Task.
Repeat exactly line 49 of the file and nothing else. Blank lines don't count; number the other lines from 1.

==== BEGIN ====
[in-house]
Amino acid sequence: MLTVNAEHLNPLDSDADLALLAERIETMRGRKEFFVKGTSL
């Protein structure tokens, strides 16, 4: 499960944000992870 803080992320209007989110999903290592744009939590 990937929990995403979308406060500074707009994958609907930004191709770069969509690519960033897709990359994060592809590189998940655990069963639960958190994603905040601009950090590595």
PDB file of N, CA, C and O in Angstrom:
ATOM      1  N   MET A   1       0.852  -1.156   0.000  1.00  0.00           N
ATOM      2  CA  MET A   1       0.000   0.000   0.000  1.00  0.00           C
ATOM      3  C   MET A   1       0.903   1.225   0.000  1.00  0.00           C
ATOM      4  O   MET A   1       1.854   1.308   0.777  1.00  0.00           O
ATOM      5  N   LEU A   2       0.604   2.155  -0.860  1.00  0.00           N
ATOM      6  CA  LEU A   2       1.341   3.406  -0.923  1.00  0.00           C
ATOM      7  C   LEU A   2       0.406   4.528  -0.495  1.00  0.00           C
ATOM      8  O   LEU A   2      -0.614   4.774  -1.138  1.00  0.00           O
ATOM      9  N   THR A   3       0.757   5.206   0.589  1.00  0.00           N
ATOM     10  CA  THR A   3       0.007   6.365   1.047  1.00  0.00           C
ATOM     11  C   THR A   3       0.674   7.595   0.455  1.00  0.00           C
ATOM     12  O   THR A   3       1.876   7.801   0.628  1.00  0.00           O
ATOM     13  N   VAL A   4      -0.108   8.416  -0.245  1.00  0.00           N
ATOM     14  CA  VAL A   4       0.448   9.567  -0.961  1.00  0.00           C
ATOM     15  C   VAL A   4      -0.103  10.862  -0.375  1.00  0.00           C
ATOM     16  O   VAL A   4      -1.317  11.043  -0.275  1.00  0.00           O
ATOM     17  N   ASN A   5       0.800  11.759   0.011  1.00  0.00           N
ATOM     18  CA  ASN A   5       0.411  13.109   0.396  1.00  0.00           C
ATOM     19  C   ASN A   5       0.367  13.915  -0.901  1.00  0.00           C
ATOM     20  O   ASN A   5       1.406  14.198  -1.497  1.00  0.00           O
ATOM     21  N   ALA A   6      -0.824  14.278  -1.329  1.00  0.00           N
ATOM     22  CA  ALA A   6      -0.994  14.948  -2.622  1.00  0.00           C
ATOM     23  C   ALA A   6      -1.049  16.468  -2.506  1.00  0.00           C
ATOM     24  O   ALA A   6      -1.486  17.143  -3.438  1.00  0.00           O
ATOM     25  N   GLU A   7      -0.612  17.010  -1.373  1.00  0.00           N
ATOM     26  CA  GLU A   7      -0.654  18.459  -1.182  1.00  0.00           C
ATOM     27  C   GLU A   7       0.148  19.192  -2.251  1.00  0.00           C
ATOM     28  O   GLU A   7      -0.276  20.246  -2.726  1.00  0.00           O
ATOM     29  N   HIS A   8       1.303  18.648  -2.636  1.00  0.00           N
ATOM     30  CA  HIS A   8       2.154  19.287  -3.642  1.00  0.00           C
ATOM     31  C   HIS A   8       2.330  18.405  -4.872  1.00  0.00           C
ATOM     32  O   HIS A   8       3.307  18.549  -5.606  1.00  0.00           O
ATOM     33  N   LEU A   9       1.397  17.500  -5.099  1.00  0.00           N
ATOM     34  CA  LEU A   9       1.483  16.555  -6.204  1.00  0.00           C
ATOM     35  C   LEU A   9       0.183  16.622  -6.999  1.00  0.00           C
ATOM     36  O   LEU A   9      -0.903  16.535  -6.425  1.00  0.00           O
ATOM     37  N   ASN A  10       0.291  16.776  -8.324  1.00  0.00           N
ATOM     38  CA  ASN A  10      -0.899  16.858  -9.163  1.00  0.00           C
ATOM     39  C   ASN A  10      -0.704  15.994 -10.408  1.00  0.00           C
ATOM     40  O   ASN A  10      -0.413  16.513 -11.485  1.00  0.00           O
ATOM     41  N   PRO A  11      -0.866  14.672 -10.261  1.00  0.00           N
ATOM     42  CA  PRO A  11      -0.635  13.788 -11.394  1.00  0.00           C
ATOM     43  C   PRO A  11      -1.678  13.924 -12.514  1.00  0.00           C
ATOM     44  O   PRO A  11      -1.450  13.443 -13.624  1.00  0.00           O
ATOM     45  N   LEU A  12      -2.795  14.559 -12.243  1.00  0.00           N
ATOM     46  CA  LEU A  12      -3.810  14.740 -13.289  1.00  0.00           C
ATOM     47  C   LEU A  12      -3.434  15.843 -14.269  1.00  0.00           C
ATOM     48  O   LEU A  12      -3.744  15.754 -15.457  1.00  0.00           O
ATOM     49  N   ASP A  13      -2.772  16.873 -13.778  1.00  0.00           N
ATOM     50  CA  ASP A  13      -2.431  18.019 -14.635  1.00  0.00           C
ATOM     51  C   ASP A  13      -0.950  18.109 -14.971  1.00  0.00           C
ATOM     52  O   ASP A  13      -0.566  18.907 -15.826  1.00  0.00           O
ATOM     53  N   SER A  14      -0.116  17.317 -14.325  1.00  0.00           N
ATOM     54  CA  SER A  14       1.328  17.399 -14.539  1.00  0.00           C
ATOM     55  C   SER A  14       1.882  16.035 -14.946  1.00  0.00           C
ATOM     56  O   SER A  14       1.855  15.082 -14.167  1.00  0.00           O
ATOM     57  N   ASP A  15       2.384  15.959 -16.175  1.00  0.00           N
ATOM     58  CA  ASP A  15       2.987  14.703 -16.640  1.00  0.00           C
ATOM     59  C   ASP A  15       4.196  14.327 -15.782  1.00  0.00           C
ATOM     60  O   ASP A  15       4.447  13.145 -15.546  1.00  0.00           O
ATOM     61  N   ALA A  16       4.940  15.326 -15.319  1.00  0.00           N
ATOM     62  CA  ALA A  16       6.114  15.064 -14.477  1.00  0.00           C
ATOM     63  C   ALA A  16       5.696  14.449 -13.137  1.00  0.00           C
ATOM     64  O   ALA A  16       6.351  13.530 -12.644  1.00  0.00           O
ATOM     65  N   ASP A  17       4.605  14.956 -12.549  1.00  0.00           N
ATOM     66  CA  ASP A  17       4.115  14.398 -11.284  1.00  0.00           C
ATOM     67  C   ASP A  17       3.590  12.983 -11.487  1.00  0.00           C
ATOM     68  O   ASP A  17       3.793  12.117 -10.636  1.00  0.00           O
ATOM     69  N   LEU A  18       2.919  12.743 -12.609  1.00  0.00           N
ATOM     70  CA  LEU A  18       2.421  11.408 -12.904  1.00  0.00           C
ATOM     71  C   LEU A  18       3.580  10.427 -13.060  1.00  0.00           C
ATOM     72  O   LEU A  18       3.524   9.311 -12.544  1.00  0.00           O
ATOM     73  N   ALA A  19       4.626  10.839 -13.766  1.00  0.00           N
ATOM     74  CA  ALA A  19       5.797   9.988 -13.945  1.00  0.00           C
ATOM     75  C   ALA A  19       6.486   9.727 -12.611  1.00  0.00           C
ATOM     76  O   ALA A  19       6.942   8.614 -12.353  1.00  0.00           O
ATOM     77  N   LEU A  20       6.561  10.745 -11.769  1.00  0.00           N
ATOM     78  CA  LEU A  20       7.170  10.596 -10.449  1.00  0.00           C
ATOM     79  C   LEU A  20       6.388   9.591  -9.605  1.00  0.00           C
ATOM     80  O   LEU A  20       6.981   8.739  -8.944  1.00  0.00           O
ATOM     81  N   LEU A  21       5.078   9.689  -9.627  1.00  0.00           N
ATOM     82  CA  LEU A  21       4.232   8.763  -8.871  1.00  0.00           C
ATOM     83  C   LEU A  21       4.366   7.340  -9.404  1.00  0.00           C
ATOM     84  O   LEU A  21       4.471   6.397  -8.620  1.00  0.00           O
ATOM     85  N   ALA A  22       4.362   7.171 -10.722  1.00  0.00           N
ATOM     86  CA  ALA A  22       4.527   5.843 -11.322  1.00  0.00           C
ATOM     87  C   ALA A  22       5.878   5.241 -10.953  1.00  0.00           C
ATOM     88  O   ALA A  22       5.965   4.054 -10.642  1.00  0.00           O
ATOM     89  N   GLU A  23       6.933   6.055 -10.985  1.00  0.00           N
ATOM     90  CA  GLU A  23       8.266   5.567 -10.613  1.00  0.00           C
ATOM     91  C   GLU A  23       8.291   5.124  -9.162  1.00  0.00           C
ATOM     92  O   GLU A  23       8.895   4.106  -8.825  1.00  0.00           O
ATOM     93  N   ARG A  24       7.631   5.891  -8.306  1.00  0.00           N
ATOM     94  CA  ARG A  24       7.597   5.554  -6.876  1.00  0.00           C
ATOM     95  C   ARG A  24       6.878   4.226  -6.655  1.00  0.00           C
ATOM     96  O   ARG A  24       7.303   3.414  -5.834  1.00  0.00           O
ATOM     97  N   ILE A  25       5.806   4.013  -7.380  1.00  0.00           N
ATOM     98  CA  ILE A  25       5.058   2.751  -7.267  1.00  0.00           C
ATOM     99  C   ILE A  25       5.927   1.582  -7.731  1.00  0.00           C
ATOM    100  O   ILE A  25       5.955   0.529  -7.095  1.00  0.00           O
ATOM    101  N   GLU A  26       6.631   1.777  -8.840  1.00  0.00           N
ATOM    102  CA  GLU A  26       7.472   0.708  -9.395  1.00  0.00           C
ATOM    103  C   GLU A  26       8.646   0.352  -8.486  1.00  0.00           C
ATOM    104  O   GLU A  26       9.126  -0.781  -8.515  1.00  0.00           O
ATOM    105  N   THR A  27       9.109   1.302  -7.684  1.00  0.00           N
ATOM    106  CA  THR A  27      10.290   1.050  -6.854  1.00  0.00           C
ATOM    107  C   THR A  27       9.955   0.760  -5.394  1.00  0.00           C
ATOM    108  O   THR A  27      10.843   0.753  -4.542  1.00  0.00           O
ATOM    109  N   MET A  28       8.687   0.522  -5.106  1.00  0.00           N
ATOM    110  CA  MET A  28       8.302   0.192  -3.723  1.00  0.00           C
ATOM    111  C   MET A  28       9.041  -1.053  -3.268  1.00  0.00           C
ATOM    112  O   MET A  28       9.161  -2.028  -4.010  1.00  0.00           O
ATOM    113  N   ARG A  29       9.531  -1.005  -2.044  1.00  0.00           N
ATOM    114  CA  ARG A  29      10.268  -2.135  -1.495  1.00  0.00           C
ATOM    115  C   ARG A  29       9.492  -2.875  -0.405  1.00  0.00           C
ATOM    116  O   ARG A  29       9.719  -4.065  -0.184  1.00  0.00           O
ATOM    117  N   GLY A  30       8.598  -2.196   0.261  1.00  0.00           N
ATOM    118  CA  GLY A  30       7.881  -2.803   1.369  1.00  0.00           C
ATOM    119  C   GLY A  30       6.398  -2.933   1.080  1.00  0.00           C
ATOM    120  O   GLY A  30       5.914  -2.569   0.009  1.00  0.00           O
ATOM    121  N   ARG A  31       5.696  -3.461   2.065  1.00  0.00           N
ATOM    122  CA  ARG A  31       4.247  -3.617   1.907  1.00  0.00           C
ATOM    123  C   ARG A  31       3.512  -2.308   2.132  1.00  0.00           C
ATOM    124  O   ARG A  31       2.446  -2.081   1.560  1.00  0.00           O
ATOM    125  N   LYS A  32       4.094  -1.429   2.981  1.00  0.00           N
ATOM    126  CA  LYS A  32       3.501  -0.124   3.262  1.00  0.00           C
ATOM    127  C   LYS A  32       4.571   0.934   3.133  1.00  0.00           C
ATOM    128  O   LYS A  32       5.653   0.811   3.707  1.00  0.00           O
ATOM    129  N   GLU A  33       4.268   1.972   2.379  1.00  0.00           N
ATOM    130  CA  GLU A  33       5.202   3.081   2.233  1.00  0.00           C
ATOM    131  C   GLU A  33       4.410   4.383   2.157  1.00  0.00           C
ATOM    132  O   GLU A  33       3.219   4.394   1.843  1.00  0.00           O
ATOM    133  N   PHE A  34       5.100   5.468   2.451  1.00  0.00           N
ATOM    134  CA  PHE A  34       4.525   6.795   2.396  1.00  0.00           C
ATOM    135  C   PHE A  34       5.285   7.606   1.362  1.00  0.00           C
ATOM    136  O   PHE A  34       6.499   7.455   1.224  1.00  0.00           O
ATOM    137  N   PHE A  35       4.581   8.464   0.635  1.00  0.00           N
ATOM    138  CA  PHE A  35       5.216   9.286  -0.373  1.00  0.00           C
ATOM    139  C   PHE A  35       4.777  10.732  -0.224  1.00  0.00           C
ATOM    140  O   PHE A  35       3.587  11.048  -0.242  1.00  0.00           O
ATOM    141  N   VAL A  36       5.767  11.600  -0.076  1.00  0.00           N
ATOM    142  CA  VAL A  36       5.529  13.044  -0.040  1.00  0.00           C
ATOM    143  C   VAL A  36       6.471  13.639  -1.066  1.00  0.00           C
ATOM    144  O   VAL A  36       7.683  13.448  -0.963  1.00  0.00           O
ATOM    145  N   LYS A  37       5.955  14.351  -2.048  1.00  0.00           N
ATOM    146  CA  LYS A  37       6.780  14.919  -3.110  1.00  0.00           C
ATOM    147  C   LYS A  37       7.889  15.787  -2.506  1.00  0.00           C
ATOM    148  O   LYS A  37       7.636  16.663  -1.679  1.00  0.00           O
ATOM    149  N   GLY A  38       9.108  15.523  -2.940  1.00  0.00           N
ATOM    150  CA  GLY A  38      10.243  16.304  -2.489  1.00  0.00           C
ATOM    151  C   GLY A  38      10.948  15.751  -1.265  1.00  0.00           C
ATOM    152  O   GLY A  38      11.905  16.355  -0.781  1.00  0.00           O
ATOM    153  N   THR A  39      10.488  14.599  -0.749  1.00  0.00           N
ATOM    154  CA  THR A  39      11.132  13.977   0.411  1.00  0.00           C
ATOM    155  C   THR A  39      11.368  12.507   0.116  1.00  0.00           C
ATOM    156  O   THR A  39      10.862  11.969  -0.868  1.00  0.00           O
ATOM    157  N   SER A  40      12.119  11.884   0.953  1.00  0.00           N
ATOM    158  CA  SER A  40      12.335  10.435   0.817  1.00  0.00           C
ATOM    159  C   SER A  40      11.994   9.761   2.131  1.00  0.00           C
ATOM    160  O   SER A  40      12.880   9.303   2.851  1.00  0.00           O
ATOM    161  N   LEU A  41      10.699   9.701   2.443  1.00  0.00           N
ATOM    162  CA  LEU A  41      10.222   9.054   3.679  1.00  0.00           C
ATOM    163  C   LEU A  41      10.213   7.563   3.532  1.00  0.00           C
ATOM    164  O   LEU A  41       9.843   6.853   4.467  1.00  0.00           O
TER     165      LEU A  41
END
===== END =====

ATOM     45  N   LEU A  12      -2.795  14.559 -12.243  1.00  0.00           N